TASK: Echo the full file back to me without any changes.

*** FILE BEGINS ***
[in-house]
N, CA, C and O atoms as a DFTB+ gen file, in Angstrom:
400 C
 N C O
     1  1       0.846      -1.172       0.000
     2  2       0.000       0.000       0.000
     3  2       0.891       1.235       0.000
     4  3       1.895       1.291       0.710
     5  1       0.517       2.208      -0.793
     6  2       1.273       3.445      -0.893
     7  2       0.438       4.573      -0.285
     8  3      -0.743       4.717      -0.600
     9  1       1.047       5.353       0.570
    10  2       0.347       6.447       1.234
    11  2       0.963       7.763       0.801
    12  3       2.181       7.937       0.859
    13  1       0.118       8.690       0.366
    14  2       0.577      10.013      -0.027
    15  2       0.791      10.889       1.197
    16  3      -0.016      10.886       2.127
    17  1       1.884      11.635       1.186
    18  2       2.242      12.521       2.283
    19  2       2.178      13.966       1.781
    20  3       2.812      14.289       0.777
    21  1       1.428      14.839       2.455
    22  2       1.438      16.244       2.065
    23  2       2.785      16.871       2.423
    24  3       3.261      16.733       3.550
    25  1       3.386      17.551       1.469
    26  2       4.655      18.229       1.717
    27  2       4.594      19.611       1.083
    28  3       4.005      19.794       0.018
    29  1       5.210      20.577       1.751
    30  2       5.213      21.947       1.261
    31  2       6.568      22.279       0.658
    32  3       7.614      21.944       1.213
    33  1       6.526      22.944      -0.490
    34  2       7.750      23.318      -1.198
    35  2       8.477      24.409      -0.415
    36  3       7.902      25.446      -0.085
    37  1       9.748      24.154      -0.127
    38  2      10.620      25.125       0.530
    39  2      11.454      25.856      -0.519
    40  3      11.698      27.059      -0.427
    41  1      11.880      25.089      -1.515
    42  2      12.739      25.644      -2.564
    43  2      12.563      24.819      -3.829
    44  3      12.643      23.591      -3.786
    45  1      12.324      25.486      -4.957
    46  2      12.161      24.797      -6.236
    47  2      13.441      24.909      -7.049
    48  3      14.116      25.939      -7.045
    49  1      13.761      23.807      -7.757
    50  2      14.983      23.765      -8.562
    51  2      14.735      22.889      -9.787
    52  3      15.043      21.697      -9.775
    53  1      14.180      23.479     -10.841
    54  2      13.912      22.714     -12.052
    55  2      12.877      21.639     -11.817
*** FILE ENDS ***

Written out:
[in-house]
N, CA, C and O atoms as a DFTB+ gen file, in Angstrom:
400 C
 N C O
     1  1       0.846      -1.172       0.000
     2  2       0.000       0.000       0.000
     3  2       0.891       1.235       0.000
     4  3       1.895       1.291       0.710
     5  1       0.517       2.208      -0.793
     6  2       1.273       3.445      -0.893
     7  2       0.438       4.573      -0.285
     8  3      -0.743       4.717      -0.600
     9  1       1.047       5.353       0.570
    10  2       0.347       6.447       1.234
    11  2       0.963       7.763       0.801
    12  3       2.181       7.937       0.859
    13  1       0.118       8.690       0.366
    14  2       0.577      10.013      -0.027
    15  2       0.791      10.889       1.197
    16  3      -0.016      10.886       2.127
    17  1       1.884      11.635       1.186
    18  2       2.242      12.521       2.283
    19  2       2.178      13.966       1.781
    20  3       2.812      14.289       0.777
    21  1       1.428      14.839       2.455
    22  2       1.438      16.244       2.065
    23  2       2.785      16.871       2.423
    24  3       3.261      16.733       3.550
    25  1       3.386      17.551       1.469
    26  2       4.655      18.229       1.717
    27  2       4.594      19.611       1.083
    28  3       4.005      19.794       0.018
    29  1       5.210      20.577       1.751
    30  2       5.213      21.947       1.261
    31  2       6.568      22.279       0.658
    32  3       7.614      21.944       1.213
    33  1       6.526      22.944      -0.490
    34  2       7.750      23.318      -1.198
    35  2       8.477      24.409      -0.415
    36  3       7.902      25.446      -0.085
    37  1       9.748      24.154      -0.127
    38  2      10.620      25.125       0.530
    39  2      11.454      25.856      -0.519
    40  3      11.698      27.059      -0.427
    41  1      11.880      25.089      -1.515
    42  2      12.739      25.644      -2.564
    43  2      12.563      24.819      -3.829
    44  3      12.643      23.591      -3.786
    45  1      12.324      25.486      -4.957
    46  2      12.161      24.797      -6.236
    47  2      13.441      24.909      -7.049
    48  3      14.116      25.939      -7.045
    49  1      13.761      23.807      -7.757
    50  2      14.983      23.765      -8.562
    51  2      14.735      22.889      -9.787
    52  3      15.043      21.697      -9.775
    53  1      14.180      23.479     -10.841
    54  2      13.912      22.714     -12.052
    55  2      12.877      21.639     -11.817